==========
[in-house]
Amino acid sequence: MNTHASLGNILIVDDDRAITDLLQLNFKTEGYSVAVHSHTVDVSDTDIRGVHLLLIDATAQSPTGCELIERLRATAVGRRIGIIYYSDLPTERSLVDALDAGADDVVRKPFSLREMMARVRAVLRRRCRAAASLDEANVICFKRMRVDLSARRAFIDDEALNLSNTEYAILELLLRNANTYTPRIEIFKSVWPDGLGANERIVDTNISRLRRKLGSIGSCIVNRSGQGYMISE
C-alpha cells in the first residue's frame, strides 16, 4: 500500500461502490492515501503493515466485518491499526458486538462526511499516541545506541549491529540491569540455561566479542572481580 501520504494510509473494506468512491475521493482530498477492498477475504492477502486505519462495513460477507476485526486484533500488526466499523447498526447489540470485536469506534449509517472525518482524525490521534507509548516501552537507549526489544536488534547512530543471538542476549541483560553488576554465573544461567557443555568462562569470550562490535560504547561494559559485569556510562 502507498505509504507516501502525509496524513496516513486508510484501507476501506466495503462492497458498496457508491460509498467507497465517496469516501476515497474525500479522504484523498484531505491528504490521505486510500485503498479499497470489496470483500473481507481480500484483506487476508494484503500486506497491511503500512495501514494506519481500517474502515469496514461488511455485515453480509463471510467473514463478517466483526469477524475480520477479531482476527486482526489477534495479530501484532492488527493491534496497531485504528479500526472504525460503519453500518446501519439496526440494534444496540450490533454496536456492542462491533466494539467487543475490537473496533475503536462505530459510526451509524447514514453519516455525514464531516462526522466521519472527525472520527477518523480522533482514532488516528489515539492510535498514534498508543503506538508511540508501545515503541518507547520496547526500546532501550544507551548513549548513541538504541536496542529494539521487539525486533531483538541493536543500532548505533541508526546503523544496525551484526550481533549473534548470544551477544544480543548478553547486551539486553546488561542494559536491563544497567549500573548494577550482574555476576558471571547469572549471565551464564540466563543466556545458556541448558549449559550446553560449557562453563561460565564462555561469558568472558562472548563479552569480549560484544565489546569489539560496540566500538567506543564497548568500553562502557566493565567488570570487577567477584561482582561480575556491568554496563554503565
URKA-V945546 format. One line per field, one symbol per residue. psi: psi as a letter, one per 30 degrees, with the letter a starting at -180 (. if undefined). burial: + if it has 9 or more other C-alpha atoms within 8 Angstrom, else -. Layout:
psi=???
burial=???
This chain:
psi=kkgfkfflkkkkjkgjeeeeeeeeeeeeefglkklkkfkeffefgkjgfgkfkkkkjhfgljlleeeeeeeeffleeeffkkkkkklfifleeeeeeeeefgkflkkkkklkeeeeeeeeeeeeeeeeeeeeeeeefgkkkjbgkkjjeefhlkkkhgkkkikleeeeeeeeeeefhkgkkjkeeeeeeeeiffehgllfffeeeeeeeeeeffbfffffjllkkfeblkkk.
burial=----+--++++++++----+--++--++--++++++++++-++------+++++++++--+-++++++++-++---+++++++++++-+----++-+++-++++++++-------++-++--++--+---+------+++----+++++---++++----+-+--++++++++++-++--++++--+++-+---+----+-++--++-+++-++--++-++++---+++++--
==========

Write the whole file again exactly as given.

[in-house]
Amino acid sequence: MNTHASLGNILIVDDDRAITDLLQLNFKTEGYSVAVHSHTVDVSDTDIRGVHLLLIDATAQSPTGCELIERLRATAVGRRIGIIYYSDLPTERSLVDALDAGADDVVRKPFSLREMMARVRAVLRRRCRAAASLDEANVICFKRMRVDLSARRAFIDDEALNLSNTEYAILELLLRNANTYTPRIEIFKSVWPDGLGANERIVDTNISRLRRKLGSIGSCIVNRSGQGYMISE
C-alpha cells in the first residue's frame, strides 16, 4: 500500500461502490492515501503493515466485518491499526458486538462526511499516541545506541549491529540491569540455561566479542572481580 501520504494510509473494506468512491475521493482530498477492498477475504492477502486505519462495513460477507476485526486484533500488526466499523447498526447489540470485536469506534449509517472525518482524525490521534507509548516501552537507549526489544536488534547512530543471538542476549541483560553488576554465573544461567557443555568462562569470550562490535560504547561494559559485569556510562 502507498505509504507516501502525509496524513496516513486508510484501507476501506466495503462492497458498496457508491460509498467507497465517496469516501476515497474525500479522504484523498484531505491528504490521505486510500485503498479499497470489496470483500473481507481480500484483506487476508494484503500486506497491511503500512495501514494506519481500517474502515469496514461488511455485515453480509463471510467473514463478517466483526469477524475480520477479531482476527486482526489477534495479530501484532492488527493491534496497531485504528479500526472504525460503519453500518446501519439496526440494534444496540450490533454496536456492542462491533466494539467487543475490537473496533475503536462505530459510526451509524447514514453519516455525514464531516462526522466521519472527525472520527477518523480522533482514532488516528489515539492510535498514534498508543503506538508511540508501545515503541518507547520496547526500546532501550544507551548513549548513541538504541536496542529494539521487539525486533531483538541493536543500532548505533541508526546503523544496525551484526550481533549473534548470544551477544544480543548478553547486551539486553546488561542494559536491563544497567549500573548494577550482574555476576558471571547469572549471565551464564540466563543466556545458556541448558549449559550446553560449557562453563561460565564462555561469558568472558562472548563479552569480549560484544565489546569489539560496540566500538567506543564497548568500553562502557566493565567488570570487577567477584561482582561480575556491568554496563554503565
URKA-V945546 format. One line per field, one symbol per residue. psi: psi as a letter, one per 30 degrees, with the letter a starting at -180 (. if undefined). burial: + if it has 9 or more other C-alpha atoms within 8 Angstrom, else -. Layout:
psi=???
burial=???
This chain:
psi=kkgfkfflkkkkjkgjeeeeeeeeeeeeefglkklkkfkeffefgkjgfgkfkkkkjhfgljlleeeeeeeeffleeeffkkkkkklfifleeeeeeeeefgkflkkkkklkeeeeeeeeeeeeeeeeeeeeeeeefgkkkjbgkkjjeefhlkkkhgkkkikleeeeeeeeeeefhkgkkjkeeeeeeeeiffehgllfffeeeeeeeeeeffbfffffjllkkfeblkkk.
burial=----+--++++++++----+--++--++--++++++++++-++------+++++++++--+-++++++++-++---+++++++++++-+----++-+++-++++++++-------++-++--++--+---+------+++----+++++---++++----+-+--++++++++++-++--++++--+++-+---+----+-++--++-+++-++--++-++++---+++++--